Tuesday, September 29, 2015

Review: Oh the Horror!

It takes bravery to take a risk. Especially in theater. Sometimes that one risk you take can alter an entire production. Such is the case in Pipeline Theatre Company's The Gray Man by Andrew Farmer. But more on that later.
The Gray Man is a haunting ghost story about a man named Simon as he navigates reality and perception. Following the death of his mother and a string of child disappearances, Simon sets out to regain control all while remembering the story of a boogeyman type character who tempts and lures children from their home. What The Gray Man does flawlessly is great storytelling. Farmer is sharp by allowing the story to unravel through bits and pieces. What Farmer and director Andrew Neisler do well is play upon our greatest fears. Haunting and scaring an audience takes expert precision and their collaboration did just that. But in a live theatrical piece, sensory trucks are just as important. Darkness is a great fear. And depriving the audience of seeing was brilliant. The live music soundscape was vivid and necessary to get inside the audiences head. Playing with echoes and vibrations allowed the harsh reality of darkness settle in. But when darkness was abandoned for light once again, the audience needed to see the fear that they projected. And that's where that huge risk comes in.
photo by Suzi Sadler
There's a line from The Producers where Max Bialystock boasts about being the man who invented theater in the square where nobody had a good seat. And it's even more so true with a rectangle. But the biggest risk The Gray Man made was made was placing a giant scenic piece smack dab in the middle of the stage. The giant structure by Andy Yanni was stunningly crafted but it caused some massive issue. To say The Gray Man had horrid site line problems is a severe understatement. Depending on your seat, it's quite possible you missed key parts of the show. Whether it was character interactions, sudden appearances, or a scenic transformation, complete visibility was nonexistent. It was a giant risk that Neisler and Yanni took and sadly it hurt the overall production. While it felt immersive, it was just an intimate experience. Finding a way to share this vision in a three quarter thrust with the centerpiece toward the back, the payoff could have been grander. You may have been able to see everything you were intended to see. Regardless, the intent was bold and you have to commend the team for taking a giant risk.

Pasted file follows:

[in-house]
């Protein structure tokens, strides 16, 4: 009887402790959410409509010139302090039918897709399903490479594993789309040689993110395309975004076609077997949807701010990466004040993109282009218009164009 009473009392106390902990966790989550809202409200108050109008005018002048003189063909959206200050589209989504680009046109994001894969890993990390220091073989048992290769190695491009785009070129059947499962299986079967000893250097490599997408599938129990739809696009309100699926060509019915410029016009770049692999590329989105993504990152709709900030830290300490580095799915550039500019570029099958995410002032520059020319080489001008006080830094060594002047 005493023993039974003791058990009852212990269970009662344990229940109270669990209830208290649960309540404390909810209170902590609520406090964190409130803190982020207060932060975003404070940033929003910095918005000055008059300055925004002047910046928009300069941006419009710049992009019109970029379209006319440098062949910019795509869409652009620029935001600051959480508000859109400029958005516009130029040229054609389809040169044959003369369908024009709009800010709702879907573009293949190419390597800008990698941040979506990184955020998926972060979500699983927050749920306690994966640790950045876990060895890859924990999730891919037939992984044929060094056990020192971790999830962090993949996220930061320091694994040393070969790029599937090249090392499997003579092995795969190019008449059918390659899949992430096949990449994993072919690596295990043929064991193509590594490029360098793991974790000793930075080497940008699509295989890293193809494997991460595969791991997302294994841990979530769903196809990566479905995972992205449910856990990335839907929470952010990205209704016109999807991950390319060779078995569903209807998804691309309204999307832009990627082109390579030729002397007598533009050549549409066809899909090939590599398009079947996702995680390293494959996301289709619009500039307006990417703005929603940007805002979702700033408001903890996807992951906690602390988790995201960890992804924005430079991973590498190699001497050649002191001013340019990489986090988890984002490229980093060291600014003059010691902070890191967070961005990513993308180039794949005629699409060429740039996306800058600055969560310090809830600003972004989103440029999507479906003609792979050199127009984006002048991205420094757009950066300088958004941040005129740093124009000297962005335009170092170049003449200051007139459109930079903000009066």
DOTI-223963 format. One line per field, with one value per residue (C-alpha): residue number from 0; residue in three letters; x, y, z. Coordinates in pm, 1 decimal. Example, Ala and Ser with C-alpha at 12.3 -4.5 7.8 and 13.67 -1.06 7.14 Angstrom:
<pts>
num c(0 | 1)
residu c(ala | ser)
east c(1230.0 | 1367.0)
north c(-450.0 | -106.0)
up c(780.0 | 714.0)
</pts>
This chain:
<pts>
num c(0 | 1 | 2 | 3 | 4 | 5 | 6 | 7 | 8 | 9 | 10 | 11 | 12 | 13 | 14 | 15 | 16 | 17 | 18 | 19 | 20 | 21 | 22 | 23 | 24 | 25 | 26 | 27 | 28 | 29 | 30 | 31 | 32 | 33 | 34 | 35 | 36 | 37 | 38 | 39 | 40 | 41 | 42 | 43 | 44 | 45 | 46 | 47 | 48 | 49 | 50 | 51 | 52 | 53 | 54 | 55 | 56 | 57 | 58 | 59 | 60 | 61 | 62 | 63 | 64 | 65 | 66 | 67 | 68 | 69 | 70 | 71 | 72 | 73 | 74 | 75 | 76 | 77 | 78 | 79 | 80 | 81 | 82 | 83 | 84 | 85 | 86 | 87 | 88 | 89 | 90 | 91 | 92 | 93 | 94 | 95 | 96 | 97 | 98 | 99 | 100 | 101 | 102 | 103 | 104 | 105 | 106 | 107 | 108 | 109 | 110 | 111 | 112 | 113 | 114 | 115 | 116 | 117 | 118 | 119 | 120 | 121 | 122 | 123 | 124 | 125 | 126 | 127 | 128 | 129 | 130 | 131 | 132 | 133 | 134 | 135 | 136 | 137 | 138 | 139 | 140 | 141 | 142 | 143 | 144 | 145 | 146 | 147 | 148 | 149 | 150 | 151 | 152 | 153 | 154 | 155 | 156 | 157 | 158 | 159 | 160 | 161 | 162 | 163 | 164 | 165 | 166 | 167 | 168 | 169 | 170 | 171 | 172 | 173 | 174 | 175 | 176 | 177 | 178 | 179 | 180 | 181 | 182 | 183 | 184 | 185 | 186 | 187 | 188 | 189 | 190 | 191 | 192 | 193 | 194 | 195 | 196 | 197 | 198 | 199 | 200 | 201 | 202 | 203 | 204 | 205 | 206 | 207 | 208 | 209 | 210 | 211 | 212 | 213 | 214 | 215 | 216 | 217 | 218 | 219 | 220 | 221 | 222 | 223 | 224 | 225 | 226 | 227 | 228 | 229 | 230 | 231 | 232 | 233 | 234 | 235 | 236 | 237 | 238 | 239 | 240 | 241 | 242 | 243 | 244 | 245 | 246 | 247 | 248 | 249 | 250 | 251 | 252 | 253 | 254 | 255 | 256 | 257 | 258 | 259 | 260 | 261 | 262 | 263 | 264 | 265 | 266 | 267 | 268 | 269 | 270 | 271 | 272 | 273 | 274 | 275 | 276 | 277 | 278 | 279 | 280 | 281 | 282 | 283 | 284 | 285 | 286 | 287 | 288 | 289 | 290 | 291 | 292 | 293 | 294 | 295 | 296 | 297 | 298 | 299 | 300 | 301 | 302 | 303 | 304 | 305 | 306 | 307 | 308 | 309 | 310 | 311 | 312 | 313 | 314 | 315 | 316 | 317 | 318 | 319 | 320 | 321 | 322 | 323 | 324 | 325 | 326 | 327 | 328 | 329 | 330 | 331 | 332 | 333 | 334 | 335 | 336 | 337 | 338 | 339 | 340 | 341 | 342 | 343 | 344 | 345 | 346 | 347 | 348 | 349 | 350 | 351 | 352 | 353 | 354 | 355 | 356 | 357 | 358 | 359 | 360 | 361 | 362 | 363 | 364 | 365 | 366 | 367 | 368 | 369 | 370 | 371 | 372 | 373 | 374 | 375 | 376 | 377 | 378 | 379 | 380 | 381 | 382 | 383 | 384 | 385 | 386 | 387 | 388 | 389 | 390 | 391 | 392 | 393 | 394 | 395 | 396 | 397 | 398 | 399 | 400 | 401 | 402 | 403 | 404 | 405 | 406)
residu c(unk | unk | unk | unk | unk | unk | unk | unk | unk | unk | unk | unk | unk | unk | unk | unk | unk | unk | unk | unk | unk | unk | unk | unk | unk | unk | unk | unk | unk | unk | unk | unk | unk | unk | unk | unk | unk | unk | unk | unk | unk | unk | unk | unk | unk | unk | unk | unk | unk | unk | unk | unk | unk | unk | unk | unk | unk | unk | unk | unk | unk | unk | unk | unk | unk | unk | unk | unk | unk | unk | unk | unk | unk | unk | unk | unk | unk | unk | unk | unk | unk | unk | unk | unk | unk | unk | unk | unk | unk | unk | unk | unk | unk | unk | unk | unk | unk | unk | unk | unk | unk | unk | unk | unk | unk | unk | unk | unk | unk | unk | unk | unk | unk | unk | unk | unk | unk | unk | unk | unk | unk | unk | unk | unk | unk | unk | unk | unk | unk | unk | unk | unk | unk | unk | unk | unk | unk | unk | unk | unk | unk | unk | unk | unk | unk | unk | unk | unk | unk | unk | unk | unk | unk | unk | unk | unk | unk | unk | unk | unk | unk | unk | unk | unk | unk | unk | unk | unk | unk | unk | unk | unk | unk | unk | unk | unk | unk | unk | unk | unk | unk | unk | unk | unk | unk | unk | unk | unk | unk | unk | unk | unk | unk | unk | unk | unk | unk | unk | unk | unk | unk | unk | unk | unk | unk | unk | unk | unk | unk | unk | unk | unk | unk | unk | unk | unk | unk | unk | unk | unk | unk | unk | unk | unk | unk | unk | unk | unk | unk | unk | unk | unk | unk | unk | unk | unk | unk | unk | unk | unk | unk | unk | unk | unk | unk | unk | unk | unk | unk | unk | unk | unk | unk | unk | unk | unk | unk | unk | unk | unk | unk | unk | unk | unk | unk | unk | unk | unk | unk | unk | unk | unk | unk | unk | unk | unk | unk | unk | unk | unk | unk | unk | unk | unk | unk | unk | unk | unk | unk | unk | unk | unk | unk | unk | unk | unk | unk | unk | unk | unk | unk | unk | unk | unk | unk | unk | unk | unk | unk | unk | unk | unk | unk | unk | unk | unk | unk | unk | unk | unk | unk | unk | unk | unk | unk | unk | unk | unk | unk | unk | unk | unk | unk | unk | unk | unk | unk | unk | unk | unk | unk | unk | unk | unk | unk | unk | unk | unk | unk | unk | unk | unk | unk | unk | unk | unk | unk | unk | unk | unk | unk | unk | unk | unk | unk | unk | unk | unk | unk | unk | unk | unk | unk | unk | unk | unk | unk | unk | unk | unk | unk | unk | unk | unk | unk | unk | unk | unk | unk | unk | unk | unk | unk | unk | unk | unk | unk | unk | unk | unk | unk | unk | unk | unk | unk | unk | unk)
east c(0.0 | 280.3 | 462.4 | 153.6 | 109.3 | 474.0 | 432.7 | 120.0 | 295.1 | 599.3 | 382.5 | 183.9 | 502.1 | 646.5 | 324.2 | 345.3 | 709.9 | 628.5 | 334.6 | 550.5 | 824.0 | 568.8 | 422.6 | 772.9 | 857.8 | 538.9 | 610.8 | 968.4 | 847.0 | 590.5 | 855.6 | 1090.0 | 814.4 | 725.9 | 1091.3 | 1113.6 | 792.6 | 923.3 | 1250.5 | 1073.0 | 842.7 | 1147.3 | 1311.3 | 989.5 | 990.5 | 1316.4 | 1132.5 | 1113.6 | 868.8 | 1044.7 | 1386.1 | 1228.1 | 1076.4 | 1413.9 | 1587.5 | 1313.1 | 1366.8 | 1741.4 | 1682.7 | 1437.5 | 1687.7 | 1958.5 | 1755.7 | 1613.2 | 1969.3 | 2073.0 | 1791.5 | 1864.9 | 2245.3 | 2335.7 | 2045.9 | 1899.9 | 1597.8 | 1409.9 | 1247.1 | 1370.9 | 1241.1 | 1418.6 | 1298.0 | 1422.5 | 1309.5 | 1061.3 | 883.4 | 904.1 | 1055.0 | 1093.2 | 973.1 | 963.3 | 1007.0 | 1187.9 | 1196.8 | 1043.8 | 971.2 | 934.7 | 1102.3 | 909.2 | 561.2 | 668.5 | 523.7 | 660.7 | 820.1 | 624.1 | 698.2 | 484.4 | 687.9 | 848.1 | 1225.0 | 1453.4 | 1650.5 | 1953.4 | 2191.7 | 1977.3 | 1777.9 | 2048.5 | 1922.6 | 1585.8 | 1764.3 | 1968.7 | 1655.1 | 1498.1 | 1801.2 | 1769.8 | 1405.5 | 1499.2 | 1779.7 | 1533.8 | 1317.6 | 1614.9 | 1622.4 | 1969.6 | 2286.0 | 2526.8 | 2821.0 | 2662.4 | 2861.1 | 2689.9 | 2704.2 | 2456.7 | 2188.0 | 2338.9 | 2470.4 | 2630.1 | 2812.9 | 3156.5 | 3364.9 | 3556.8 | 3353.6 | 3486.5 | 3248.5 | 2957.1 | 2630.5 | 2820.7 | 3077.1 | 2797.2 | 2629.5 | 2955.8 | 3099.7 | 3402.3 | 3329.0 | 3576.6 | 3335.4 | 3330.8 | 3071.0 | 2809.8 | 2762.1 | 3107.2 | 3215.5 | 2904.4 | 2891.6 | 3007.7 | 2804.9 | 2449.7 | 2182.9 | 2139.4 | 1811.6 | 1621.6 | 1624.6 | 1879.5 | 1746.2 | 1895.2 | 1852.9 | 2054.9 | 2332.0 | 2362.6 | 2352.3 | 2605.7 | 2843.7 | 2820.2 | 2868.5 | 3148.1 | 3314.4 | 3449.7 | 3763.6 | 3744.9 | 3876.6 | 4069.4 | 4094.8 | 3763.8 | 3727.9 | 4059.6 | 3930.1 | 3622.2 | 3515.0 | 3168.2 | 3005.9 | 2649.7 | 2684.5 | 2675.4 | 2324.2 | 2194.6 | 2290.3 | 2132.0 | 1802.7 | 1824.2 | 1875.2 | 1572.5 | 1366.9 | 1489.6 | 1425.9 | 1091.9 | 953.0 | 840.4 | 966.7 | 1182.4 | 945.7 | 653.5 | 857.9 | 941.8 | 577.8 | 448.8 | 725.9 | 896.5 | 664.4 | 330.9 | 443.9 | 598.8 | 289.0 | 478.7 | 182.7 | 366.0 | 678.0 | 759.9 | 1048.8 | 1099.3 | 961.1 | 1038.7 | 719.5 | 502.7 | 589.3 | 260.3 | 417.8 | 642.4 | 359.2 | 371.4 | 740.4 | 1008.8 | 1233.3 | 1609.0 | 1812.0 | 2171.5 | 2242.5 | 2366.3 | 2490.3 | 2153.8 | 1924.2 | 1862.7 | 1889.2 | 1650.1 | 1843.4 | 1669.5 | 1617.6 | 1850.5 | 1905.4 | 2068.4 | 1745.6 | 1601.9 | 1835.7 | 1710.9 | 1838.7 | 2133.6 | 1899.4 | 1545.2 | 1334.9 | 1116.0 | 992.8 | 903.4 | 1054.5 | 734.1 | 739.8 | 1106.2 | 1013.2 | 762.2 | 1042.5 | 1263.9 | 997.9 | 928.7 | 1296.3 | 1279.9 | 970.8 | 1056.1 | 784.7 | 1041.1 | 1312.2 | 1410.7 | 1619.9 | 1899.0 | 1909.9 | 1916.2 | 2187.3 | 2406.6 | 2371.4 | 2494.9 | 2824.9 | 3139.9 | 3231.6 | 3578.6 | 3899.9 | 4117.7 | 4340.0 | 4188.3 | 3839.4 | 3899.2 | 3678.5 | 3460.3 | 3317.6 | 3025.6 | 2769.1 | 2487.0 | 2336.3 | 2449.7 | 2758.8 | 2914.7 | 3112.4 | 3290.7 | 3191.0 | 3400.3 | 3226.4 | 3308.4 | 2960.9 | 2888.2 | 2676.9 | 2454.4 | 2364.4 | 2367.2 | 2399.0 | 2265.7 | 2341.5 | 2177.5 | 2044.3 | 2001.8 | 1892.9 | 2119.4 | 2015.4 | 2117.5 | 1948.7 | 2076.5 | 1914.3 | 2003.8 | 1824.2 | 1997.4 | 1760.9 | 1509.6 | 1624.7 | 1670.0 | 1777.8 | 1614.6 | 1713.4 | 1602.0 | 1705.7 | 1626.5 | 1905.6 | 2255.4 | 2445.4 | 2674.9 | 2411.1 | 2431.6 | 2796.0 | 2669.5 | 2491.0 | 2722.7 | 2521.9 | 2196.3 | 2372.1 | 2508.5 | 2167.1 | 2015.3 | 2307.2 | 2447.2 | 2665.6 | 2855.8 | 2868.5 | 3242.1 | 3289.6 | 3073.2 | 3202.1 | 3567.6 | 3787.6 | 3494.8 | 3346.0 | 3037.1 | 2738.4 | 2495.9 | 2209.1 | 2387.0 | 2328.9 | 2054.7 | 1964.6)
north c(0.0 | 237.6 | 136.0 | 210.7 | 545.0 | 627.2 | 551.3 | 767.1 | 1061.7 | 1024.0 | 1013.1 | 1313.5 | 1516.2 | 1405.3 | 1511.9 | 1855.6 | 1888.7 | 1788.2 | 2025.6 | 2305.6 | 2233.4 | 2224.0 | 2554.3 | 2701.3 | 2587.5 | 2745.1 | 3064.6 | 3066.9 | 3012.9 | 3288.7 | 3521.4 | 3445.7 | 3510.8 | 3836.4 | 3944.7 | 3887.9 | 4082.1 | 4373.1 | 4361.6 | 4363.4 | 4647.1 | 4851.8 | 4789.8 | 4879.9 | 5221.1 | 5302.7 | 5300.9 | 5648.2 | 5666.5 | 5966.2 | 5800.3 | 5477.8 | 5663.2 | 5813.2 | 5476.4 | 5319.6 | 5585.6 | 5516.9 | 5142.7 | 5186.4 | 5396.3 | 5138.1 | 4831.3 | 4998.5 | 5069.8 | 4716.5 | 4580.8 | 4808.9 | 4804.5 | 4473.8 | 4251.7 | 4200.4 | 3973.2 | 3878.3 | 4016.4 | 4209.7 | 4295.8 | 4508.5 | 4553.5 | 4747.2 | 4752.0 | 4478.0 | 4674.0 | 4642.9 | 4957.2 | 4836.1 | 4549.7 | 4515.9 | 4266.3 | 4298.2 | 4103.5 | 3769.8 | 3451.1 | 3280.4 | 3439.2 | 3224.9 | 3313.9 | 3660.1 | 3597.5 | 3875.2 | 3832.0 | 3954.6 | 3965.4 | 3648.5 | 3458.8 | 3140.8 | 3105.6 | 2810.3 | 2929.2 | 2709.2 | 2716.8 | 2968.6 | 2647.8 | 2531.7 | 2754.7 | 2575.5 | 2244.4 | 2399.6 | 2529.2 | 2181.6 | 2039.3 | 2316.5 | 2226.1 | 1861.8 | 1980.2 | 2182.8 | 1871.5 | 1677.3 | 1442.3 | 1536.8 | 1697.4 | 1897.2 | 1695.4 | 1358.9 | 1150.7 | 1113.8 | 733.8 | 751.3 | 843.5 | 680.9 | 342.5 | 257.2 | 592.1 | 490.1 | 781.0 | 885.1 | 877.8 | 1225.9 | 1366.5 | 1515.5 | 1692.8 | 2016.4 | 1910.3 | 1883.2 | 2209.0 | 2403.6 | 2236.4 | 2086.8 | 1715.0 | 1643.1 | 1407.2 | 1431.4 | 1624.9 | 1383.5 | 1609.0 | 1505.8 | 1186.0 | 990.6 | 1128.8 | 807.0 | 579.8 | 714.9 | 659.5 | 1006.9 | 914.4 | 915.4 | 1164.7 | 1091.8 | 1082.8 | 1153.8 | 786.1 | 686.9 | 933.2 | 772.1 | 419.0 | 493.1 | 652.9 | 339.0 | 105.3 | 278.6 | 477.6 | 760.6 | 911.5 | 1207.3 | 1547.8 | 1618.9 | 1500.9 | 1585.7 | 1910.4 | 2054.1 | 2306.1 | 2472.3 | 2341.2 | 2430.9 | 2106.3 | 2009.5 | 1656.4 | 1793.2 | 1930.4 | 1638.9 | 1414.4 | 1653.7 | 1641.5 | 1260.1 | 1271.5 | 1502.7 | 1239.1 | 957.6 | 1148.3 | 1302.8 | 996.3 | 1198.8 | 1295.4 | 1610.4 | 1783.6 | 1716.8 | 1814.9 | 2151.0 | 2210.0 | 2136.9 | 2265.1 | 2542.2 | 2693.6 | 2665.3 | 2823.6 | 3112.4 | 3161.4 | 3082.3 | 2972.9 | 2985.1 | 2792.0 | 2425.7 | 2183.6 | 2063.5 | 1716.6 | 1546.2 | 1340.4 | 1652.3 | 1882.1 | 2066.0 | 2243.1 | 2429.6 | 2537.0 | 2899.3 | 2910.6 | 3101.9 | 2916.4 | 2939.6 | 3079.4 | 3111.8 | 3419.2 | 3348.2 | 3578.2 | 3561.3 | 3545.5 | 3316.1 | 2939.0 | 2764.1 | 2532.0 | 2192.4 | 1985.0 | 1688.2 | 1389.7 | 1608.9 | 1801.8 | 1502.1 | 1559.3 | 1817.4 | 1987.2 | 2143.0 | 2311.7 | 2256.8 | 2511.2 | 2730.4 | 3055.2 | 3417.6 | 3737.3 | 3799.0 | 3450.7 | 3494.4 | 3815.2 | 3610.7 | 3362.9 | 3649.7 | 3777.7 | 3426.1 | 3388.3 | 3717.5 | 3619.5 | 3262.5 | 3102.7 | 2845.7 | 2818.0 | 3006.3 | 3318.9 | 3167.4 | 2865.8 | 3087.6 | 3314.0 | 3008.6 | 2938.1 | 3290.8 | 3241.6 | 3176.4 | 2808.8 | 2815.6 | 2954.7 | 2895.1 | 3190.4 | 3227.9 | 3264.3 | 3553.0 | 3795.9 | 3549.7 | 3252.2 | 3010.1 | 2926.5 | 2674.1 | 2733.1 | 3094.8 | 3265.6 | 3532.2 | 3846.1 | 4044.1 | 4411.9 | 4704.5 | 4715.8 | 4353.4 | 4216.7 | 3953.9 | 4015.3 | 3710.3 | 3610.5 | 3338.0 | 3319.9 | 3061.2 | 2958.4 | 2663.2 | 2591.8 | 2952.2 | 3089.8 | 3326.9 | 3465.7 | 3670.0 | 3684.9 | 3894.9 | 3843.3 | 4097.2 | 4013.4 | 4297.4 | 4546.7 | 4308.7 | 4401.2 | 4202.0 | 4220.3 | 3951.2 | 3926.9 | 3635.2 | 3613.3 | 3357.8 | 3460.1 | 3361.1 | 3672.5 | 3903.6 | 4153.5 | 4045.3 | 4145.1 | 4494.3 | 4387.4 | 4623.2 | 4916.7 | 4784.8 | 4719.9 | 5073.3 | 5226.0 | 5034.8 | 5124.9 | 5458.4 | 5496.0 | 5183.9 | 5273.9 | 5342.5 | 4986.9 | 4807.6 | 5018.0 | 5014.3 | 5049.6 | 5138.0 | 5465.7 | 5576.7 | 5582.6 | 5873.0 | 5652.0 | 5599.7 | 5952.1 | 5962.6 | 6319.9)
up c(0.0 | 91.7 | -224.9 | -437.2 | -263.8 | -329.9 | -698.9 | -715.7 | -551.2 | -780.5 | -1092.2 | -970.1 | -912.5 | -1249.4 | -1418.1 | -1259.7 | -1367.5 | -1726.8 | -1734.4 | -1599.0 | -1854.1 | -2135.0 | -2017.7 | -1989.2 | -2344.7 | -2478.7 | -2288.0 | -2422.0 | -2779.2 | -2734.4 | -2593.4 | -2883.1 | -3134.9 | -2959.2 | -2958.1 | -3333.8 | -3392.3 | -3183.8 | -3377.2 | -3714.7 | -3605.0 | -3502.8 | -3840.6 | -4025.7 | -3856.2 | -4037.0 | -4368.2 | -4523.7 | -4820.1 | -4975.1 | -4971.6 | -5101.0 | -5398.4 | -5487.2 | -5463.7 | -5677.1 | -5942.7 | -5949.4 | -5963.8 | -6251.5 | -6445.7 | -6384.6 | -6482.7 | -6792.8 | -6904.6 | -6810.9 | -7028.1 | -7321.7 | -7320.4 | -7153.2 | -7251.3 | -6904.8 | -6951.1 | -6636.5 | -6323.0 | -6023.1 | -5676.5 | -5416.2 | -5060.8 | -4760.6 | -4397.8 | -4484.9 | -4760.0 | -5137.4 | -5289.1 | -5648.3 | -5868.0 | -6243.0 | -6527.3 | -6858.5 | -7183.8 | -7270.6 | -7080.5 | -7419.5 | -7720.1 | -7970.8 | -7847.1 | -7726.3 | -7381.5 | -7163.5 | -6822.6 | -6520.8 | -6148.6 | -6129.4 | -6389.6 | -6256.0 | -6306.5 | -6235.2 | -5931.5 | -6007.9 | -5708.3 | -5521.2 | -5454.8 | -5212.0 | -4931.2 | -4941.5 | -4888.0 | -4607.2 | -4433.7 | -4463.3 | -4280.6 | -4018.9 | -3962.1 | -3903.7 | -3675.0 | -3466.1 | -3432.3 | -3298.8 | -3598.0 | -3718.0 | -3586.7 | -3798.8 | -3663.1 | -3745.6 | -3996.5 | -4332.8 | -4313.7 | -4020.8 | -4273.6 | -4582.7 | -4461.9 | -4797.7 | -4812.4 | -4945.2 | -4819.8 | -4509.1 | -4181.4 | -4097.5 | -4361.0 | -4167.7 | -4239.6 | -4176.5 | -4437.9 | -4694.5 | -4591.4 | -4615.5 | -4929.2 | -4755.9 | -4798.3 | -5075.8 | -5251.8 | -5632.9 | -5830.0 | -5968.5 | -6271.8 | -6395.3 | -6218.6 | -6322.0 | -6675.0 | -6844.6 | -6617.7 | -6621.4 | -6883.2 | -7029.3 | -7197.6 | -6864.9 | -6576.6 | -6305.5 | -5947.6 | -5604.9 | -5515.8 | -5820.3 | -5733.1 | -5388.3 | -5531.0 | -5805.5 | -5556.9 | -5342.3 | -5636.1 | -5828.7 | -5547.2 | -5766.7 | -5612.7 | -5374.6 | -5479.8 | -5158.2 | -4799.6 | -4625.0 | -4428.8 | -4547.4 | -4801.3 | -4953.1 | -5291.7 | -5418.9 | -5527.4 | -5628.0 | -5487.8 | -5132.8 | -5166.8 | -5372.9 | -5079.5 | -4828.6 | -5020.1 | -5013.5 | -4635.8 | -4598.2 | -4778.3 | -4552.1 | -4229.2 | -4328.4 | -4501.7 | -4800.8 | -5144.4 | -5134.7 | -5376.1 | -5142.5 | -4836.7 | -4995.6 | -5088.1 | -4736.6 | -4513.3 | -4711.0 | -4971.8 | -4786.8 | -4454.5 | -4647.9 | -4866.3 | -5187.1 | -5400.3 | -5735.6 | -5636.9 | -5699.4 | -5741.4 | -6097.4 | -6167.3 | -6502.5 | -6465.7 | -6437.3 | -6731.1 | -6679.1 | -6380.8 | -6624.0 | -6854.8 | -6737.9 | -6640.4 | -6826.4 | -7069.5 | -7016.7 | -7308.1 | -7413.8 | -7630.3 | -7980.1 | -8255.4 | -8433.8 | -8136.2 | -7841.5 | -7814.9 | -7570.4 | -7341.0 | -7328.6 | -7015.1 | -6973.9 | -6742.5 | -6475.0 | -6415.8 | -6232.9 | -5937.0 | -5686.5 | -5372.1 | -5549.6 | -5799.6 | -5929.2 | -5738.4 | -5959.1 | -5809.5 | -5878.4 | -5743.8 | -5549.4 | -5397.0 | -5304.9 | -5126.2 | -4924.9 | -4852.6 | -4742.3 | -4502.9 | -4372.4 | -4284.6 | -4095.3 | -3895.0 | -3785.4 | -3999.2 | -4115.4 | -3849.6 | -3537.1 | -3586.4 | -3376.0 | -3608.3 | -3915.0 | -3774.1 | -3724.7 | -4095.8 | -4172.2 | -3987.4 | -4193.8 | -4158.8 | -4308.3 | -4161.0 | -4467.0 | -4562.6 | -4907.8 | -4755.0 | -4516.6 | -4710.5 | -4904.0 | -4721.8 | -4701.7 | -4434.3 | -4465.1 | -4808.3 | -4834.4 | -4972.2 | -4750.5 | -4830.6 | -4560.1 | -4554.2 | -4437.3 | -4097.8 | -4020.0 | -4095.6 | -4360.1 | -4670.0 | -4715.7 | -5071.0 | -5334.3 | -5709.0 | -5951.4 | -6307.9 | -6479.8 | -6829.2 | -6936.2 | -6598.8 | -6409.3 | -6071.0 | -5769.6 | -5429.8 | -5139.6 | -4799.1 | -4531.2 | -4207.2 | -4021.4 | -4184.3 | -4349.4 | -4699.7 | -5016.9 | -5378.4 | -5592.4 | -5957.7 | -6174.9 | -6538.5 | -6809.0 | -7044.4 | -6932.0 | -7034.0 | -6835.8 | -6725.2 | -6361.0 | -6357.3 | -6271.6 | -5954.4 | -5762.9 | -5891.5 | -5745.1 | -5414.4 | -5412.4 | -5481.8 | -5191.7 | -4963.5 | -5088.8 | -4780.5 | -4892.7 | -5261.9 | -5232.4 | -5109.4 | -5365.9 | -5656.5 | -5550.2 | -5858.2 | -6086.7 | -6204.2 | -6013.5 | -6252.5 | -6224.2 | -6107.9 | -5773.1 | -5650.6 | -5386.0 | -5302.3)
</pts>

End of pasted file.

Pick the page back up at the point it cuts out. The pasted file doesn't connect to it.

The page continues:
Capable storytellers were brought together to bring this tale to life. As the perpetually fearful Simon, Daniel Johnsen captured the essence of mystery. By playing scared and weary, he allowed the audience to tag along on his journey. As the curious best friend John, Shane Zeigler found a way into Simon's psyche. Katharine Lorraine and Claire Rothrock took on the dual roles of maternal storyteller and neighborly comic relief. Both Lorraine and Rothrock happened to be wonderful reciters of fear. As Simon's neighbor and confidant Grace, Tahlia Ellie was youth on display.
When it comes to engaging the audience, Neisler succeeded. The goal was to spook the audience and he did just that. As previously stated, Neisler focused deeply on senses and it was a fascinating psychological experiment. Lighting designer Christopher Bowser capitalized on the use of light and lack there of. During the darkness montage, Bowser and Neisler allowed the company to navigate the stage safely, bringing the story all around the space. As a transformation occurred, the space filled with fog and when Bowser brought the lights up, the throw of the light cast seemed to play tricks on your mind. These snapshots were short and forced the audience to quickly find the voice and the light.
The Gray Man is a winning production when it comes to distinctive storytelling. There is nothing more exciting that knowing you’re about to be scared and attempting to prepare yourself for it. But that set! It’s unfortunate that an experience could be altered by one giant element.

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